Each month, we post a series of blogs around a common topic. During June, Therese Taylor-Stinson is curating a month of blog posts exploring Contemplation and Social Justice, featuring posts by member os the Spiritual Directors of Color Network, Ltd. Join the conversation here, on Facebook, or Twitter!
By Rosalie E. Norman-McNaney
Breathe on me, Breathe of God, Fill me with life anew,
That I may love what Thou dost love,
And do what Thou wouldst do.
“Breathe on me, Breath of God by Edwin Hatch (1842-1914) Composer Robert Jackson (1842-1914) Composer Lockhart (1745-1815).
I usually begin a spiritual direction session by inviting a directee to focus on his/her breath as we begin a time of silence. Focusing on one’s breath is a way to become centered in the moment, during a meditation practice, so that we can be attentive to the moving of the Holy Spirit within our lives. As we attend to each moment of inhaling a deep breath and then slowly releasing it, we can experience the easing of the tension within our physical bodies and the scattered thoughts jostling within our minds. The spiritual discipline of focusing on our breath is also a reminder of Genesis 2:7, when God breathed the breath of life into Adam and then to Eve bringing forth life.
Recently, our nation has been reminded of the importance of human breath from those whom the breath of life has been extinguished due to injustice. On February 26, 2012, Trayvon Martin, 17, was fatally shot by George Zimmermann in Sanford, Florida. Trayvon was unjustly profiled as dangerous because he was wearing a hoodie and Black in a neighborhood that Zimmerman believed Blacks did not belong.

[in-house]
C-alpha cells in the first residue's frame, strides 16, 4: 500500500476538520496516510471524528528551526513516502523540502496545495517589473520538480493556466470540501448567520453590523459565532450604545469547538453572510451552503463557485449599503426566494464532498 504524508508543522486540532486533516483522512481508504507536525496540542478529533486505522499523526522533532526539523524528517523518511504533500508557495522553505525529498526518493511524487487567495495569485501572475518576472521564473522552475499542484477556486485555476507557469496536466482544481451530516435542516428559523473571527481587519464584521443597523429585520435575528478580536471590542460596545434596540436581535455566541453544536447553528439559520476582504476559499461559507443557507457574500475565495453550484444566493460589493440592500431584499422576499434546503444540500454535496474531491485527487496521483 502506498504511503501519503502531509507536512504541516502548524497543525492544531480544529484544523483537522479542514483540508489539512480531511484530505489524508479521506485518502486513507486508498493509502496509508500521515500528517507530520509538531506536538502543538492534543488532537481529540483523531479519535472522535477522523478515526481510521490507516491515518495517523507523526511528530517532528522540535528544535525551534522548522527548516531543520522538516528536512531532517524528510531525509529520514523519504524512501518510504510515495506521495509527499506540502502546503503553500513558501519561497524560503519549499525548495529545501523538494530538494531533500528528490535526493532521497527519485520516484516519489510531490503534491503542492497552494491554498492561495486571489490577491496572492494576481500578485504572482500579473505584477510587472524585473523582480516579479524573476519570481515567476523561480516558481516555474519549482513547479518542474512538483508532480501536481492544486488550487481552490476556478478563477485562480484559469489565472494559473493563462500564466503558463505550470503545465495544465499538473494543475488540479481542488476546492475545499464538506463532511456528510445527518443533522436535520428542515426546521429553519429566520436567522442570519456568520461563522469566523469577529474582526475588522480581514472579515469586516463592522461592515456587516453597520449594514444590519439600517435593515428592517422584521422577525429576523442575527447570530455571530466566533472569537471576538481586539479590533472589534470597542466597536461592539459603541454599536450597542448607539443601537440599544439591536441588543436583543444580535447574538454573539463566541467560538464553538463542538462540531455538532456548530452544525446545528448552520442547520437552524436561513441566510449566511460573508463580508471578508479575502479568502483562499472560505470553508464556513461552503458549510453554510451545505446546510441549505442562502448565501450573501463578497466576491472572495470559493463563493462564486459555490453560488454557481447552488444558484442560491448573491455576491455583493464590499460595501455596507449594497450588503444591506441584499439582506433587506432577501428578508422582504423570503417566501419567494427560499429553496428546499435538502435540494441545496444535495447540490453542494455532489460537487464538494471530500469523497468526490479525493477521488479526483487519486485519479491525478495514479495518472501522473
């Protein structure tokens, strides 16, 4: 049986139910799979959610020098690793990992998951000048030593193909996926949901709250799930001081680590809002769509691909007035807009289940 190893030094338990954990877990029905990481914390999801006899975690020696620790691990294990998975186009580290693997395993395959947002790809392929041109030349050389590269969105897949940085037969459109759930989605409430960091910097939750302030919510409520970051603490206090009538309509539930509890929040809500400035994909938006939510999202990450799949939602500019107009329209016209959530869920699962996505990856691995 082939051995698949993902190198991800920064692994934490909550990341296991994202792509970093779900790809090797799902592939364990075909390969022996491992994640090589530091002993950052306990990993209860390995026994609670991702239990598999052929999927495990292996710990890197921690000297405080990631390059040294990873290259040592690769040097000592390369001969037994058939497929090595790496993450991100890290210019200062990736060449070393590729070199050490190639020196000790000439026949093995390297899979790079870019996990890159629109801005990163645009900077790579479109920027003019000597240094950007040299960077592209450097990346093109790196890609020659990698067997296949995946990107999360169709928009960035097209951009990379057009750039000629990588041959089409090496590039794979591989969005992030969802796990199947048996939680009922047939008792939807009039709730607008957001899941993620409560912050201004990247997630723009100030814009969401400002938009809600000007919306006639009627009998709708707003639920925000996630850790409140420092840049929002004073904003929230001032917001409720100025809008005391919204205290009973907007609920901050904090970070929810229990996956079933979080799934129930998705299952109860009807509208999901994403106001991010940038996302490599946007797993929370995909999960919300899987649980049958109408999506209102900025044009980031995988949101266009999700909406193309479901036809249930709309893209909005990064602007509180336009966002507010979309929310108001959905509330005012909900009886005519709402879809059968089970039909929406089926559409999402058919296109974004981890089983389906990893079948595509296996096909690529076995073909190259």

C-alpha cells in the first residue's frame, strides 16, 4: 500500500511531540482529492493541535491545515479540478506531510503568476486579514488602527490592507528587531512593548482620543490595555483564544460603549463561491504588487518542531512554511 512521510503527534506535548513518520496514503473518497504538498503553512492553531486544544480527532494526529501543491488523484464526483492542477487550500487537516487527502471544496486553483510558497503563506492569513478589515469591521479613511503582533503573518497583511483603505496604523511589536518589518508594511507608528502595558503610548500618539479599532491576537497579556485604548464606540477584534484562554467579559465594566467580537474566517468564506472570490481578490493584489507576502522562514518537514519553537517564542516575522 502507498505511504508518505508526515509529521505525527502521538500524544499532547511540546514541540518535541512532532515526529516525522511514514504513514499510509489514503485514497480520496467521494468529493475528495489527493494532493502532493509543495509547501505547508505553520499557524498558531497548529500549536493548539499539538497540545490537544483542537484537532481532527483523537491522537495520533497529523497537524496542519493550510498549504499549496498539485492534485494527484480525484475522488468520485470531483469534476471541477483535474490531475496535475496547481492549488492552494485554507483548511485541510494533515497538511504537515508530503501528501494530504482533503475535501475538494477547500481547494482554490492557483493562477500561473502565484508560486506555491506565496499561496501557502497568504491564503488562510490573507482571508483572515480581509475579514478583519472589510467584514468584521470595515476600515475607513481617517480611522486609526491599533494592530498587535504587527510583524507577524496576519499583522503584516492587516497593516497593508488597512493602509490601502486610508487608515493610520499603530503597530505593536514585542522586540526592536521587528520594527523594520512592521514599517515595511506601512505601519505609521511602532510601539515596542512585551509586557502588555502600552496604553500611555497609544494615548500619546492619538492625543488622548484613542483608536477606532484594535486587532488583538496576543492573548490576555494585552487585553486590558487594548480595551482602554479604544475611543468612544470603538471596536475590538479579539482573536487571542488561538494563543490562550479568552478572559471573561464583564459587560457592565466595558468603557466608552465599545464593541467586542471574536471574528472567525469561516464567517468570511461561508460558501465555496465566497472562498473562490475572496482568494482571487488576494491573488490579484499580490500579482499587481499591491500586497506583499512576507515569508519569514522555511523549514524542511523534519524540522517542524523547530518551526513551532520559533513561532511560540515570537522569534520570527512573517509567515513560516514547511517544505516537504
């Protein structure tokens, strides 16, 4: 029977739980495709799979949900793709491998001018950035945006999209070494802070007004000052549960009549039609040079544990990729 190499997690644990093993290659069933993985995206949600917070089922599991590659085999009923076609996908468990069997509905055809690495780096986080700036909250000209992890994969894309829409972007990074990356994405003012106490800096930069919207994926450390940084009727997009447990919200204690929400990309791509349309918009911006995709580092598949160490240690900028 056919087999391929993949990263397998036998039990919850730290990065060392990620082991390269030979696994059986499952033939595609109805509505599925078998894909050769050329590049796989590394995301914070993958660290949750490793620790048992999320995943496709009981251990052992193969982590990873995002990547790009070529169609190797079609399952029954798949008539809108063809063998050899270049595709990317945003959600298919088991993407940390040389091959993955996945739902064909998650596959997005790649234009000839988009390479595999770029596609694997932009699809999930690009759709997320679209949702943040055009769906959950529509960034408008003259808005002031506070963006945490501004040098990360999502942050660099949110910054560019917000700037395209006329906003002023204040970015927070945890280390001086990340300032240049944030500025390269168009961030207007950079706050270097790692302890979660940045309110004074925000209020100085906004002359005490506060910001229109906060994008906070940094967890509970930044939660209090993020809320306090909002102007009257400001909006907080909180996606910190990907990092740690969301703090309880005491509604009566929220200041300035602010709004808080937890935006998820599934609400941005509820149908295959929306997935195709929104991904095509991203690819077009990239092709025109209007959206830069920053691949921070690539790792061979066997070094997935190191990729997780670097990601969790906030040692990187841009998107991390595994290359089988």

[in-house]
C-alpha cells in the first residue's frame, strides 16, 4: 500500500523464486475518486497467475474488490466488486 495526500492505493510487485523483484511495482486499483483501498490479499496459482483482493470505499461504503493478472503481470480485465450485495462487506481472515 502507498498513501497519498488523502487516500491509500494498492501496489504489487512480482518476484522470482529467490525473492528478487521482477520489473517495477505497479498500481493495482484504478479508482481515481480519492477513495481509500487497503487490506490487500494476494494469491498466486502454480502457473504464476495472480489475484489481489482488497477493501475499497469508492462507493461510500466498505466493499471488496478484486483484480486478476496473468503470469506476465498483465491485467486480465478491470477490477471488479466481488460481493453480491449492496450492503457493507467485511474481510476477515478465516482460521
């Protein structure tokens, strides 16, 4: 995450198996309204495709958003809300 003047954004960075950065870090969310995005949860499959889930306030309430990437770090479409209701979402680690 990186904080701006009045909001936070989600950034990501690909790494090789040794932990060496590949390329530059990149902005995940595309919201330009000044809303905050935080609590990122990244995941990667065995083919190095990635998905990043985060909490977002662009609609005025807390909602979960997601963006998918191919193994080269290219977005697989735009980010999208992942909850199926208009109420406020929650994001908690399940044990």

On August 9, 2014, Michael Brown, an unarmed 18-year-old in Ferguson, Missouri, was shot by a white police officer who suspected the youth of a recent robbery and of carrying a weapon. Millions watched the unbelievable actions of New York City police officers holding Eric Garner, 43, in a choke-hold on Staten Island on July 18, 2014. “I can’t breathe,” Garner gasped, as officers held him down and repeatedly banged Garner’s head on the hard pavement. Garner was arrested for resisting arrest and for allegedly selling untaxed cigarettes. Garner’s body went lifeless, and he was dead on arrival (DOA) to the hospital. Eric Garner was also Black.
The most recent example of injustice was Freddie Gray Jr., 25, who was arrested for allegedly carrying an illegal switch blade. Gray died on April 21, 2015, as a result of unnecessary force used against him, resulting in a spinal cord injury. In addition, Gray was not correctly secured inside a police van while being transported to the police station. Gray also said “I can’t breathe.”
Gray’s life ended due to the actions of six police officers. It was later found that Gray did not have a switchblade. He had a knife that is lawful under Maryland law. It was the type of knife that millions of men of all races carry every day throughout our nation. Unrest, protesters, and riots broke out after each of the deaths of the Black youth and men previously mentioned. Each demonstration echoed loud and clear the same sentiment of injustice and violation of civil rights. Mothers, fathers, spouses, and children moan their loss of loved ones, and we are yelling and shouting individually, corporately, and as a nation, “I can‘t breathe;” We can’t breathe.